Over 200 people from the city of Oradea attended the inauguration of the Permanent Exhibition Discos in the '70s and '80s
Over 200 people from the city of Oradea attended the inauguration of the Permanent Exhibition Discos in the '70s and '80s. This was a trip back in time, in order to find out how youth in Romania in the '70s and '80s spent their free time at the discotheque. This landscape was populated by cassette tapes, reel-to-reel players, and vinyl, and was regulated by the secretive Committee for Visual and Audio, which was the deciding factor when it came to what one could see or listen to in such a space.
Cristina Puscas, a museographer, told us that the idea behind the exhibition came after a few donations were made to the museum, after which came a period of extensive research:
“We started in September 2016 the campaign 'Don't throw away the future, bring it to the museum!'. As a result, dozens of people from Oradea got actively involved in this campaign of collecting items from the communist period, and among the thousands of donated objects we found loads of vinyl records, reel-to-reel players, tapes, and we found ourselves in possession of a wide array of stuff typical of discos of that period. We thought we could take advantage of this collection, instead of putting it in storage. This is how we got the idea of this exhibition complex. We started off on the idea that there hasn't been such research before, trying to see how discos were organized in the communist period. In the pre-research period, I could find no official regulation for the functioning of discotheques. Therefore I went to the archives, and found the archives of the Bihor County Committee for Culture and Socialist Education. There we found a few regulations related to discos, based on a few orders from the central authority, what the Committee for Visual and Audio was, what censorship was like, and what the restrictions were like. But we were not satisfied with this single voice, that of public institutions, and so we went to stage two, interviewing Oradea DJs who worked in discos in the '70s and '80s. This was how this disco was born, which blends a real disco with an exhibition full of items, photos, etc.'
Discotheques were organized in cultural houses, culture and education clubs, bars, restaurants and other public food places, hotels, or resorts. They had to comply with the so-called 'Norms on the organization of discotheque and videotheque schedules'. A disco could only work based on an annually issued permit from the Bihor County Committee for Culture and Socialist Education. That was obtained only after the Committee for Visual and Audio itself issued in writing their opinion on the content of the schedule and the appropriateness of its public presentation. The schedules, in the '80s, had to contain 'at least 2/3 Romanian music pieces of the total'.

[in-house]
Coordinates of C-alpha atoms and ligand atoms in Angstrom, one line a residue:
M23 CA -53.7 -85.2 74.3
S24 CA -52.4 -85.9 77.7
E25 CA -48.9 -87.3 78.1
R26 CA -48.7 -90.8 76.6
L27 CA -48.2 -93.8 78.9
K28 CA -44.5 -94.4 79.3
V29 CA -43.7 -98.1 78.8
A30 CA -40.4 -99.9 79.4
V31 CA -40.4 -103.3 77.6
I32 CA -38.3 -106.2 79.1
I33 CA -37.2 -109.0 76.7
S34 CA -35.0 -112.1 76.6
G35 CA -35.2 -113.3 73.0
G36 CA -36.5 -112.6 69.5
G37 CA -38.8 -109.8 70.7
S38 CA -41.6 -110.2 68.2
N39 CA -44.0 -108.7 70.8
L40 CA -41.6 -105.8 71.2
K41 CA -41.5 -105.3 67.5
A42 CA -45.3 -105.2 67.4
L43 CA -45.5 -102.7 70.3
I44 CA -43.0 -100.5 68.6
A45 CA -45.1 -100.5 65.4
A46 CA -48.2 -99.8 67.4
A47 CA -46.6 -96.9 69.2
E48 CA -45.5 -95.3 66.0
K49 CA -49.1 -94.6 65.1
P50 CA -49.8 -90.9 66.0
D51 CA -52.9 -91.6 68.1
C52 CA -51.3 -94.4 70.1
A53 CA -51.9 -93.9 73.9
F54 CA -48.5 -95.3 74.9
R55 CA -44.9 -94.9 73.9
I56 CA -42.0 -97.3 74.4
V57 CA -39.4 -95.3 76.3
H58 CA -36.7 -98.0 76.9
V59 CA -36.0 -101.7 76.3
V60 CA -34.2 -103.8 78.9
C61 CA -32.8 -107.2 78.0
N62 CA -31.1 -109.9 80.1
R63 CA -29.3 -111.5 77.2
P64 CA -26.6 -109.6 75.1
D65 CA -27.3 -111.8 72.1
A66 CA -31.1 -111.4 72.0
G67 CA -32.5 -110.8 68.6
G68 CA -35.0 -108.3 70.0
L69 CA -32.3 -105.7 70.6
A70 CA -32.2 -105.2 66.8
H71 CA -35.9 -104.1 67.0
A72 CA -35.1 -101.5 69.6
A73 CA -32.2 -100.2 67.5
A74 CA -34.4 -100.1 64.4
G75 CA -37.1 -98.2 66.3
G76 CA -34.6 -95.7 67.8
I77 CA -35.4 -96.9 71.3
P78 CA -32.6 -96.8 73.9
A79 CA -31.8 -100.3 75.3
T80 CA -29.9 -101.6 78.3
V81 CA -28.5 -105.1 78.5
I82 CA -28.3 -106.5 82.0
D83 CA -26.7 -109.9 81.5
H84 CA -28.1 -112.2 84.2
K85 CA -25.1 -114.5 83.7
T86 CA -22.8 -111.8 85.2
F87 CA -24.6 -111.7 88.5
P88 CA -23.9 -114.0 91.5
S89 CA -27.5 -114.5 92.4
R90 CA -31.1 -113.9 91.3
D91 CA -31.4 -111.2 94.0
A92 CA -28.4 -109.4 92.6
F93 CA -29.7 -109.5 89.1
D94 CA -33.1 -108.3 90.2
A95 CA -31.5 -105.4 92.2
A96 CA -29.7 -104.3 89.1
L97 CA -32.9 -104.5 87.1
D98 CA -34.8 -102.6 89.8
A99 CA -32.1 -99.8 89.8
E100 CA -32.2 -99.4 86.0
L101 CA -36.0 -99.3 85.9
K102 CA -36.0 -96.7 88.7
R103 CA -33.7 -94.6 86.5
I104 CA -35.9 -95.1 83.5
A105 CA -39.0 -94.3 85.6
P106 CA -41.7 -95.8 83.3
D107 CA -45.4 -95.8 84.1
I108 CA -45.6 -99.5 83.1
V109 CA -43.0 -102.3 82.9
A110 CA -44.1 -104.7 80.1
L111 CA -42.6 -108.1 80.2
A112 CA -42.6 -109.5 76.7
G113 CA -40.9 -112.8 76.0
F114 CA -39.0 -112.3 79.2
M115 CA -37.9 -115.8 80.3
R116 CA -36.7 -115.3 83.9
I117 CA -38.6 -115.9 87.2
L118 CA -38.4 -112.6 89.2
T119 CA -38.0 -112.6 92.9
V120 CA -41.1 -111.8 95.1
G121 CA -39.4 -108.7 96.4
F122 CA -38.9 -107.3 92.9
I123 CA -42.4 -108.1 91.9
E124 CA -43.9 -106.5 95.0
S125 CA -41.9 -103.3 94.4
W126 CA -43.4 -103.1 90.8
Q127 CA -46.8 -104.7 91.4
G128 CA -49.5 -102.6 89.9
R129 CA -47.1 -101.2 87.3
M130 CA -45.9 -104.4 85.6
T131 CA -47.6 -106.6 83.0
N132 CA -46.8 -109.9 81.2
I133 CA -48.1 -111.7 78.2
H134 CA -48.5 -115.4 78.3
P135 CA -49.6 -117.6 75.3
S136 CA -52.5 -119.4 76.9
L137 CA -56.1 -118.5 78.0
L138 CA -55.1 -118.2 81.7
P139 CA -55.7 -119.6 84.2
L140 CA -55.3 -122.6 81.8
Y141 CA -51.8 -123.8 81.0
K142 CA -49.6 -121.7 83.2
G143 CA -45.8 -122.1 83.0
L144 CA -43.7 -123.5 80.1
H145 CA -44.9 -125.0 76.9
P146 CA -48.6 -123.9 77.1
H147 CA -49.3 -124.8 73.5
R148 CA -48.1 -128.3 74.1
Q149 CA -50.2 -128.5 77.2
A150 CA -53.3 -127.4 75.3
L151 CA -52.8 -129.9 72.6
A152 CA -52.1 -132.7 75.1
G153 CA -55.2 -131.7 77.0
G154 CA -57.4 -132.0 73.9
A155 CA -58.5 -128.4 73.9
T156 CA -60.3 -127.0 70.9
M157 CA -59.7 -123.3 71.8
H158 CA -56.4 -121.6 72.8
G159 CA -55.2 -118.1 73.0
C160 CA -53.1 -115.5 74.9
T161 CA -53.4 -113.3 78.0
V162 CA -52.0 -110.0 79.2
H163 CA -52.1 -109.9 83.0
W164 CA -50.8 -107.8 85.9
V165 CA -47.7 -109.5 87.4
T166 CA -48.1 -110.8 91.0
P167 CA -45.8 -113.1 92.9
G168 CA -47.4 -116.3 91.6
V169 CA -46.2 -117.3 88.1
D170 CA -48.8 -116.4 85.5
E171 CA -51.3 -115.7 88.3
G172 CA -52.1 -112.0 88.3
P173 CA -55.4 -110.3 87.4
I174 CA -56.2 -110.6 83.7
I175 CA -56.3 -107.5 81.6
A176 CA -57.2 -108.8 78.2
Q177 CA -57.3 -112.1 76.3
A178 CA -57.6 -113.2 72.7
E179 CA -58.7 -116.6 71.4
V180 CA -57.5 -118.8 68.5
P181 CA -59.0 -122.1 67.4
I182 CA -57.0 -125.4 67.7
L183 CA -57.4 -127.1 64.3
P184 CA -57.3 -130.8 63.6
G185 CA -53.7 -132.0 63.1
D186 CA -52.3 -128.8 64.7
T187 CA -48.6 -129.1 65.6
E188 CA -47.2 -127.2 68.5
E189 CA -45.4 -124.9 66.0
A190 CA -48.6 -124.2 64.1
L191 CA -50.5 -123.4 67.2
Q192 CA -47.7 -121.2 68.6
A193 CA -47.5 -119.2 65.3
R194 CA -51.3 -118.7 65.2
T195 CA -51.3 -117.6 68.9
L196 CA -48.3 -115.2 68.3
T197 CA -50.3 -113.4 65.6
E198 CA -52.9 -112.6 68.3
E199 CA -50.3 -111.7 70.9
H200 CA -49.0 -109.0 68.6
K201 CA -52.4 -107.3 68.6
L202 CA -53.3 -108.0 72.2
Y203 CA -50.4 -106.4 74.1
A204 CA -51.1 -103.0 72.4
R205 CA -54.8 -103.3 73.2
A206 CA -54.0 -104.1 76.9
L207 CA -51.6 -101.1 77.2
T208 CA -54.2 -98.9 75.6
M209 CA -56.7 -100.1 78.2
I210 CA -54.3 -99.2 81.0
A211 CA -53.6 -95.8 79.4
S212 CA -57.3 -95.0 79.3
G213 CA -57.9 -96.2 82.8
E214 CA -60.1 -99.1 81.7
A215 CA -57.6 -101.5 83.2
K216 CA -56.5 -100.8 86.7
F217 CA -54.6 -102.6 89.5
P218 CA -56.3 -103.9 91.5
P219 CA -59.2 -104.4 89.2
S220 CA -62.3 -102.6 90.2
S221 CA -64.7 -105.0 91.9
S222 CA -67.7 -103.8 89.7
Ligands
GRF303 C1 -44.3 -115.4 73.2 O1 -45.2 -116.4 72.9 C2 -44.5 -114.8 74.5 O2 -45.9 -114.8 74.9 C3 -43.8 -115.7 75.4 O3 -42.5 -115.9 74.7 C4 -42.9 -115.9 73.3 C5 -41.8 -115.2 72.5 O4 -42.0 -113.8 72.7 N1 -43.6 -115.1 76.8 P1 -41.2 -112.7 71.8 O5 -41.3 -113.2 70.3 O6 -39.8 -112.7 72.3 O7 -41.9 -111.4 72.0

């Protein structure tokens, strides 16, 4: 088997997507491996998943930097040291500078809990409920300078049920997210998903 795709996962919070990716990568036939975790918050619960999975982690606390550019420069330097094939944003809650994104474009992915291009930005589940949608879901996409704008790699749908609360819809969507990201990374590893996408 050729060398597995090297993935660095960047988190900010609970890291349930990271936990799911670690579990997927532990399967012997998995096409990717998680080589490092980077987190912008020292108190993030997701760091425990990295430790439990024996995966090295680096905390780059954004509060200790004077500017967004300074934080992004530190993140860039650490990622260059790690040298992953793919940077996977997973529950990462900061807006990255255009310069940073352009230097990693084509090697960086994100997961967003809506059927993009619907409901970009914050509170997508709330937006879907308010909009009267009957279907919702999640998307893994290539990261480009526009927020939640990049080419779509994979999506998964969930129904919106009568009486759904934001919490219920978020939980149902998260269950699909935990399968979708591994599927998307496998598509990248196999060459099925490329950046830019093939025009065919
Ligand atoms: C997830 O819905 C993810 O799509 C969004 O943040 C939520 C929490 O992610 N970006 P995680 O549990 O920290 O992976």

We asked Cristina Puscas what the experience is for the museum goer in terms of encountering the 'socialist' environment:
'They go inside a typical discotheque, with the mirror ball, the strobes, colorful lights, and black lights. We added to the exhibition objects such as vinyls from that period, with music from that time, and several reel-to-reel tape players, record players, and old photos of DJs who used to work here, which they donated to the museum. There isn't much documentary material on this topic, because they didn't take their own photos, they had no idea that at some time in the future someone would look into the history of this community. We also have songs handwritten by youth in the '70s, we have love letters in which they told each other what they listened to, or newspaper cuttings they made. These are original materials, and we are very proud of this very rich documentary base, and rich inheritance.'
We then asked Cristina Puscas about the venue of the exhibition:
'It is in Oradea Fortification, where we also have the Oradea City Museum, on two floors. On the second floor we found a proper room. It is one of the most beautiful rooms, and that is where we set the disco. It proved too cramped at the inaugural event, once the dancing started people couldn't breathe, considering that 200 people showed up, we never expected to have such success. We had a regular inauguration, but afterwards we wanted to be true to the spirit of the '70s and '80s, and we held an old fashioned disco dance. We had loads of people who came out of nostalgia, but we also had plenty of young people who came to listen to the music from back then. We were happy to have people of all generations. In the end, the work to put together this event proved very rewarding.'
Functioning hours for discos were typically between two and four hours, therefore the disco exhibition promptly closed at 20:00 hours.